By A.J. Lowe
“Hello, you’ve reached 617-776-1008. Please leave a message for the goddess of your choice,” a woman’s voice sweetly purred.
Natalie had recorded that as the outgoing message on our voicemail when the phone service was set up in the new apartment we’d gotten together.
“Wow, I’d love to speak to one of the goddesses!” a young man’s voice said in the first message we received. “This is Brian from Verizon calling to make sure your service is working properly. Have a fantastic day.” Brian sounded very excited to be leaving us a message.
Natalie and I shrieked with laughter, and I felt my heart lurch with a thrill as I looked around the inside of our halfway-furnished apartment flooded with daylight. It was the fall of 1992. I’d managed to save a thousand dollars or two, and was able to take a week off from work while we shopped at every furniture store on Massachusetts Avenue in Cambridge to set up house together. We joked about the predictable-sounding names of all the stores, like Bowl and Board, The Door Store, Crate and Barrel, and The Furniture Cellar, and started creating our own hybrid names for them, like “Bowls and Doors,” and so forth.
Whenever we ran into the hordes of acquaintances from Wesleyan University who’d also migrated to the area, and they heard we were moving in together, their most common remark was: “Oh! Are you two a couple?”
“Nope,” I answered multiple times. No one had asked us that before we became roommates, and we hadn’t said or done anything else to imply that we were in a romantic relationship. I was 22 and Natalie was 25, and this was the first real home either of us would have with all of our own belongings. Why not buy real furniture, treat ourselves like adults, and create the house of our youthful dreams? We split the cost of a beautiful Shaker dining table and chairs, throw rugs and bookcases, and a Southwestern-patterned futon cover, and covered the walls with a sun-and-stars tapestry and posters with actual frames from New Words, the local feminist bookstore.
To be honest, it was like a honeymoon. Natalie lived on savings and set about figuring out what to do with her life while volunteering at the food co-op, cooking macrobiotic meals three times a day, and meditating or going to Healthworks women’s gym in between. I benefitted from her health obsessions and got to eat the great food that she cooked while launching my career at an advertising photography studio, getting cozier in my relationship with my boyfriend Eric, and baking lasagnas and elaborate desserts. We kept the house pristine to start with, so it took a while for me to notice that her three homemade meals a day weren’t followed up with dishes being washed or the rest of the house being kept in order.
“Why aren’t you washing the dishes after you cook?” I said one day, annoyed. “It seems like things are a mess all day long lately. I feel like you’re not taking care of the house, and I can’t do all of it for both of us.” I felt myself getting surprisingly and horribly upset for some reason.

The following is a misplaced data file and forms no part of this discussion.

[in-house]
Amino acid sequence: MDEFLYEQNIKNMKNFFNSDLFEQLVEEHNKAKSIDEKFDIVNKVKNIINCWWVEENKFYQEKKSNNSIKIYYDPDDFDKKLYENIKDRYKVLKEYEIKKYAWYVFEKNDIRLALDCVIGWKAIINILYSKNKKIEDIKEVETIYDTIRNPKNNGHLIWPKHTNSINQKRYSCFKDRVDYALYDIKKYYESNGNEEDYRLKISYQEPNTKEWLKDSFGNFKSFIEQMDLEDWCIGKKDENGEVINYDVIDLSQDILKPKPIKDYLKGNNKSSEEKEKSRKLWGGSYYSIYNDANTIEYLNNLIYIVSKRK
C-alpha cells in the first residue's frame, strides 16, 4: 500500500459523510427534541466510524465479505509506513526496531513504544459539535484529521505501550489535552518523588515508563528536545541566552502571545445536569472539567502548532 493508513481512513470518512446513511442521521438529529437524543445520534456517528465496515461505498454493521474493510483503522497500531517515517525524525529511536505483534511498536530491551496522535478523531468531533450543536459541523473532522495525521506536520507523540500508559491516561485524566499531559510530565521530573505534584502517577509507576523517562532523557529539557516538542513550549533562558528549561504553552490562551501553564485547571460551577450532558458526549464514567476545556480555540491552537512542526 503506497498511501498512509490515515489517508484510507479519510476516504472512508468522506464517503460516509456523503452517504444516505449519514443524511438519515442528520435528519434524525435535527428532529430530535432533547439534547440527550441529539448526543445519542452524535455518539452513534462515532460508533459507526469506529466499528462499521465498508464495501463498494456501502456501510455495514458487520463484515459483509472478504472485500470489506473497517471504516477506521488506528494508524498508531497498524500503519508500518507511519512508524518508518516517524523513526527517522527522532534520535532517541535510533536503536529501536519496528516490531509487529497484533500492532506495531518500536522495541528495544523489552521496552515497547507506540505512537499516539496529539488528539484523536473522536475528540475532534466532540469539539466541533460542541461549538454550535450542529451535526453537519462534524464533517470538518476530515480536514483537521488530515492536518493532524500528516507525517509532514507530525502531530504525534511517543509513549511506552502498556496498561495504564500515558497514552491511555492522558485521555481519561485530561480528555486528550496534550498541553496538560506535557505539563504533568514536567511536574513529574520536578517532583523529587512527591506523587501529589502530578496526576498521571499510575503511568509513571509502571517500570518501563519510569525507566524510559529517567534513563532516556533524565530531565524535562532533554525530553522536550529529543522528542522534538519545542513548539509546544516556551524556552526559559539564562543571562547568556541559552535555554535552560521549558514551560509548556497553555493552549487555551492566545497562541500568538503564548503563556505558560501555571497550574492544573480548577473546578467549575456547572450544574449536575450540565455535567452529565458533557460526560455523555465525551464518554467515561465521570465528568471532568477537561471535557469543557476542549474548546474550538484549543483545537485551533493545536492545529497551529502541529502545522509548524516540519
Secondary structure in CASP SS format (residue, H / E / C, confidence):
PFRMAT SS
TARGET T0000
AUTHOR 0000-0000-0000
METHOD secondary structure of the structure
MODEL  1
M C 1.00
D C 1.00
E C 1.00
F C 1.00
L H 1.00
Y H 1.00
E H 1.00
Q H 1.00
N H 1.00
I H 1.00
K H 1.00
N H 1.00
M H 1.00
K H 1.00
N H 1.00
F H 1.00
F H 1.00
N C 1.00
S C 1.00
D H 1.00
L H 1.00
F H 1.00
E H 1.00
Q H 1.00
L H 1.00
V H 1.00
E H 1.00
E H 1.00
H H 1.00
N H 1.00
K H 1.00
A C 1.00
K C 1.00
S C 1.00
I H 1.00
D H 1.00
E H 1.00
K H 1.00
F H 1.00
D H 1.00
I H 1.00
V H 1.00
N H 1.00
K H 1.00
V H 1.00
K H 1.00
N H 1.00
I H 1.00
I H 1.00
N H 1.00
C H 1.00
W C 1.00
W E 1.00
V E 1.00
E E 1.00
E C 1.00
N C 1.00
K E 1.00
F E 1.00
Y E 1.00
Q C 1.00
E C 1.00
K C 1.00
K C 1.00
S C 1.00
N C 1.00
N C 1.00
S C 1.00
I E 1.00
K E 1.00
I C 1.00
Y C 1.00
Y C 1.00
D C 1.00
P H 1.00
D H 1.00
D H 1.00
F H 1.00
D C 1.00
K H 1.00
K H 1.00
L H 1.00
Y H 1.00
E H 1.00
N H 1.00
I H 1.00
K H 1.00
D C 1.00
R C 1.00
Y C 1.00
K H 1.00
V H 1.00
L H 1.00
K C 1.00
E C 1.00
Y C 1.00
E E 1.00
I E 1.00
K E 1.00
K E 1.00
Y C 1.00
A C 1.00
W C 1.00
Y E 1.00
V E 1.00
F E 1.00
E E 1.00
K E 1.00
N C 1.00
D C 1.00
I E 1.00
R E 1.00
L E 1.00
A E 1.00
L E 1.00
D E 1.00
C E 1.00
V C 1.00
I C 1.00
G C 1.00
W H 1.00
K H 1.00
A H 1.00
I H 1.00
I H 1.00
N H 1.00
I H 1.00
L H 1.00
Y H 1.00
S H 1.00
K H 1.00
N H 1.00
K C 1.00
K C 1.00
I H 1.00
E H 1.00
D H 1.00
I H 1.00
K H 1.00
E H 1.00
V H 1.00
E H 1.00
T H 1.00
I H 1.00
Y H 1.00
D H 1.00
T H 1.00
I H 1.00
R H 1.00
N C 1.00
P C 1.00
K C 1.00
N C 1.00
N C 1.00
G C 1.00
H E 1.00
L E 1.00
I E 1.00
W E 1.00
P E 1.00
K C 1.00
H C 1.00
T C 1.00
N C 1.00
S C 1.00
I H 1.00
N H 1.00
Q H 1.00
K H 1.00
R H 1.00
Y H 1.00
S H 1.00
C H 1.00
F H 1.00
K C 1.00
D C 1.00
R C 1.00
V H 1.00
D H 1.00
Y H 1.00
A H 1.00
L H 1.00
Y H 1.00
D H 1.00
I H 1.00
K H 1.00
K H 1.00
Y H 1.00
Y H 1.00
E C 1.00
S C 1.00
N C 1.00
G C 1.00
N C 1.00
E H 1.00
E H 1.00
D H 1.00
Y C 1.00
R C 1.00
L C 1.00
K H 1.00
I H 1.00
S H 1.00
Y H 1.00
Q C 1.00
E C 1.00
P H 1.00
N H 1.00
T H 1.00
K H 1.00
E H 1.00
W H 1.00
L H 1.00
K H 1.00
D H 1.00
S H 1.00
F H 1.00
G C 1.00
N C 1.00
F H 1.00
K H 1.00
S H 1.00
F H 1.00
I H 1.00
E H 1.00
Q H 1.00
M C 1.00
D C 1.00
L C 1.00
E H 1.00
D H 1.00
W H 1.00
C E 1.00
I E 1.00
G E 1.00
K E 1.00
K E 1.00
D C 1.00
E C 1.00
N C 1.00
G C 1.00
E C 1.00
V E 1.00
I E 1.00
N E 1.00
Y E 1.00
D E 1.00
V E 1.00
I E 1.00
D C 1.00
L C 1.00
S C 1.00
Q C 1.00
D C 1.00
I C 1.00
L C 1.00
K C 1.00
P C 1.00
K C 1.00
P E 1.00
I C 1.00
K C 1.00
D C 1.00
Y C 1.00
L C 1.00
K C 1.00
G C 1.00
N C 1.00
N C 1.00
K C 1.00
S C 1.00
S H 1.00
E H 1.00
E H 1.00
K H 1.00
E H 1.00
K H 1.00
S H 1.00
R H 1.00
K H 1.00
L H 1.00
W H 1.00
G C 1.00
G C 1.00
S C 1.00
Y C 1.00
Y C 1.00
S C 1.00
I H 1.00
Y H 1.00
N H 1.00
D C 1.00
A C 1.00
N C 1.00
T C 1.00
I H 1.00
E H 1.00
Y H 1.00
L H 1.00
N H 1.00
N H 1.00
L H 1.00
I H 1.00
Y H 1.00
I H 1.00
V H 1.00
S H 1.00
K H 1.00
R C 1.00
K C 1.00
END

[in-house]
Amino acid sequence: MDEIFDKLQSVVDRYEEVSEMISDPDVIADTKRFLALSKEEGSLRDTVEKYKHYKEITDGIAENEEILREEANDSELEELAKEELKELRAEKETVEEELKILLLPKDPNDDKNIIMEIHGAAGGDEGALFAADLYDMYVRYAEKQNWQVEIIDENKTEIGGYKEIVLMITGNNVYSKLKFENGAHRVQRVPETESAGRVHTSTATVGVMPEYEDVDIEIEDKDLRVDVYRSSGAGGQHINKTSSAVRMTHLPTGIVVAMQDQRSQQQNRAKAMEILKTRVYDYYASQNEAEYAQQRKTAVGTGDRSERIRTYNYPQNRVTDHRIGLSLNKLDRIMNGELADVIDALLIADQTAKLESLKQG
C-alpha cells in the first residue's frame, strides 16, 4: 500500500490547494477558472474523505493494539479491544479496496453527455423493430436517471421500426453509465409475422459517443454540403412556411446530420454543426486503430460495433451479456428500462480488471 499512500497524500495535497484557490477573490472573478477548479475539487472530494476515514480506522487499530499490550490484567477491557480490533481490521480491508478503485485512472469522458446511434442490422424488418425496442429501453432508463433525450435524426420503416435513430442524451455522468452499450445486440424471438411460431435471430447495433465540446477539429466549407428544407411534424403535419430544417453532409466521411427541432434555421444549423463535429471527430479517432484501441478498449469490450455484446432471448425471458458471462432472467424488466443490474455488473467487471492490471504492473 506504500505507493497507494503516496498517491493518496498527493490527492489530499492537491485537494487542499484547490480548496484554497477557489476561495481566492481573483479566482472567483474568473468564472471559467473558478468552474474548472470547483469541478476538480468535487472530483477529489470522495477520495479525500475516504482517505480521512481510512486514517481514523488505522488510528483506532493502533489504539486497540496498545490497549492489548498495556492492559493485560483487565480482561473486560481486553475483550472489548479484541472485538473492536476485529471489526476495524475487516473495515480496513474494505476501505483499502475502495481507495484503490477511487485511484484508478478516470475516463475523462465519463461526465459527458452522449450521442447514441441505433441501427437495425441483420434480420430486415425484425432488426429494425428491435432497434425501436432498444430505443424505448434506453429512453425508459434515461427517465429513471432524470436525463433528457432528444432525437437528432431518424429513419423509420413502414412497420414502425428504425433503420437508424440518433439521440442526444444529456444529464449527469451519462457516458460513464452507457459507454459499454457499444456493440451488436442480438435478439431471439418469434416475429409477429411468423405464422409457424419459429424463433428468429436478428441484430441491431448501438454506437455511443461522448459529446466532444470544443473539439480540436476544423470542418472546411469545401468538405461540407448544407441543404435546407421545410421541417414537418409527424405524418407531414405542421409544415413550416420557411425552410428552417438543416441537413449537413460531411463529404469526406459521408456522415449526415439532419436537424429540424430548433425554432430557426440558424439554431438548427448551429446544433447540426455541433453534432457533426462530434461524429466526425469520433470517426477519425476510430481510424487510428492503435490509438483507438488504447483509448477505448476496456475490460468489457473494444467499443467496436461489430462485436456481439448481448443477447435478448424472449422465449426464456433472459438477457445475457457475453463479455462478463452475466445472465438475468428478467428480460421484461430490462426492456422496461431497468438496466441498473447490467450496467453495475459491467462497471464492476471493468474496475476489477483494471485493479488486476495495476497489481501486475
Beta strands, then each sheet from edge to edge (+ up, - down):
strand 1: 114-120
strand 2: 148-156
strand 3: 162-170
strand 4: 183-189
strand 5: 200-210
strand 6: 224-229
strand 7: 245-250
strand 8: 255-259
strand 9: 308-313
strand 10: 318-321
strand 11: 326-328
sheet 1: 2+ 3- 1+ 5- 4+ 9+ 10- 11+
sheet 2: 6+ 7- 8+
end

“Sorry,” Natalie replied. “I figured that if I’m going to be cooking again in a few hours anyway, it doesn’t make sense to clean up and put everything away each time. I can work on changing that if you want.”
We had so much in common that after a while I started to feel smothered by our togetherness and found that I couldn’t stand it. When she first moved to town, I’d invited Natalie to most of the activities I was involved in, or it felt that way. Then she took up an extremely cool-sounding dance form that I was dying to try out—but since she got involved with it first, I didn’t want to tag along. I told her I didn’t want to do everything together and she gave me more space, but now I was feeling jealous that she spent so much time with her new friends in the hip dance scene, which I felt weirdly competitive about.
Each of us had been raised as an only child, although this technically wasn’t the case since we both had siblings who were tragically missing from the home, for different reasons. Maybe this was what it was like to have a sister (and to behave like a five-year-old, in my case anyway).
Natalie and I had first forged our friendship in our late teens and early twenties. At the time, our three-year age difference was enough for me to perceive her as having a certain authority in our relationship, plus there was the fact that she was intensely worldly and sophisticated, even by the standards of the elite college where we met. You couldn’t tell that by looking at her, as she was a beautiful but sloppy hippie who didn’t always brush her hair or bother to fix rips in her clothes. But she’d grown up in one of the world’s fanciest enclaves, with President Reagan as her neighbor, and had visited every habitable continent by the time she was a teenager (which wasn’t a common pastime for other people before airline deregulation in the 1970s). Her wall hangings and statues of Hindu gods came from actual travels to hidden ashrams in India, and she kept a serious altar that didn’t fail to make an impression on visitors to our house. Natalie wasn’t flashy, but she was intense and could often be self-righteous about her political and spiritual beliefs. I felt a special closeness between us, admired her and was intimidated all at the same time, and that set the course of our friendship.
It only took a few months before I decided I wanted to move out from the apartment, and from what I perceived as being under Natalie’s shadow. There wasn’t time for much of a conversation about it, because I brought it up right before she was about to leave on a pilgrimage to India again for six weeks. I saw how overwhelmed she was by the stress of making international travel plans, figuring out scheduling, lodging, transportation as well as how much money to spend and which other people this was all going to affect. When she paused for a brief moment in the midst of her packing, I made my announcement.